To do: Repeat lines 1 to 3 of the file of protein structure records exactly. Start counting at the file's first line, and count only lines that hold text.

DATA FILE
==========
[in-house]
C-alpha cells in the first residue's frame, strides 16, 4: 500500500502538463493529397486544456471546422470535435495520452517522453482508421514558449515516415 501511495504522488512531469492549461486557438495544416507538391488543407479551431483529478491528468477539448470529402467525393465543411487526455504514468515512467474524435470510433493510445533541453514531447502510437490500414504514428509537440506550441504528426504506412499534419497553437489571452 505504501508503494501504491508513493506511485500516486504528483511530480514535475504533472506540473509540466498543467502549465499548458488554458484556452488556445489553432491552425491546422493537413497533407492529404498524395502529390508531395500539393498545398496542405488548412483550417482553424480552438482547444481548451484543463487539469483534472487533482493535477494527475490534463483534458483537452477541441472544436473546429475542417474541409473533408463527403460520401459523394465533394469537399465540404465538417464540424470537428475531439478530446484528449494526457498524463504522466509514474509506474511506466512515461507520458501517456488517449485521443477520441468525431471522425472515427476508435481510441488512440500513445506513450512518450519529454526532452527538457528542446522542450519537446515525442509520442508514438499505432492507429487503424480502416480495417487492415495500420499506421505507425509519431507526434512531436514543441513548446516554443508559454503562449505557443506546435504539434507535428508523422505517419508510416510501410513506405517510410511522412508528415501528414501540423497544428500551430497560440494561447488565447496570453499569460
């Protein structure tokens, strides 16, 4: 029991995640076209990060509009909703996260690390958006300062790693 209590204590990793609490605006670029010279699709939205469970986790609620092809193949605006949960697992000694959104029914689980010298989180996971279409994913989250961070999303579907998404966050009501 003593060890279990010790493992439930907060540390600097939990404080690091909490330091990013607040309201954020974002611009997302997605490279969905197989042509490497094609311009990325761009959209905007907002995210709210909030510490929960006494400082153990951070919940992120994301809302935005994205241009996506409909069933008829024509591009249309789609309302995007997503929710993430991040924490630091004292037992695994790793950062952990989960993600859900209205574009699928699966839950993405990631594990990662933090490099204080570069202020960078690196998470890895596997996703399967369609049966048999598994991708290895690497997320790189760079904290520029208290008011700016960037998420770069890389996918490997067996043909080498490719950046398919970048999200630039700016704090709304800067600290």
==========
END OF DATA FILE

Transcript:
[in-house]
C-alpha cells in the first residue's frame, strides 16, 4: 500500500502538463493529397486544456471546422470535435495520452517522453482508421514558449515516415 501511495504522488512531469492549461486557438495544416507538391488543407479551431483529478491528468477539448470529402467525393465543411487526455504514468515512467474524435470510433493510445533541453514531447502510437490500414504514428509537440506550441504528426504506412499534419497553437489571452 505504501508503494501504491508513493506511485500516486504528483511530480514535475504533472506540473509540466498543467502549465499548458488554458484556452488556445489553432491552425491546422493537413497533407492529404498524395502529390508531395500539393498545398496542405488548412483550417482553424480552438482547444481548451484543463487539469483534472487533482493535477494527475490534463483534458483537452477541441472544436473546429475542417474541409473533408463527403460520401459523394465533394469537399465540404465538417464540424470537428475531439478530446484528449494526457498524463504522466509514474509506474511506466512515461507520458501517456488517449485521443477520441468525431471522425472515427476508435481510441488512440500513445506513450512518450519529454526532452527538457528542446522542450519537446515525442509520442508514438499505432492507429487503424480502416480495417487492415495500420499506421505507425509519431507526434512531436514543441513548446516554443508559454503562449505557443506546435504539434507535428508523422505517419508510416510501410513506405517510410511522412508528415501528414501540423497544428500551430497560440494561447488565447496570453499569460
């Protein structure tokens, strides 16, 4: 029991995640076209990060509009909703996260690390958006300062790693 209590204590990793609490605006670029010279699709939205469970986790609620092809193949605006949960697992000694959104029914689980010298989180996971279409994913989250961070999303579907998404966050009501 003593060890279990010790493992439930907060540390600097939990404080690091909490330091990013607040309201954020974002611009997302997605490279969905197989042509490497094609311009990325761009959209905007907002995210709210909030510490929960006494400082153990951070919940992120994301809302935005994205241009996506409909069933008829024509591009249309789609309302995007997503929710993430991040924490630091004292037992695994790793950062952990989960993600859900209205574009699928699966839950993405990631594990990662933090490099204080570069202020960078690196998470890895596997996703399967369609049966048999598994991708290895690497997320790189760079904290520029208290008011700016960037998420770069890389996918490997067996043909080498490719950046398919970048999200630039700016704090709304800067600290």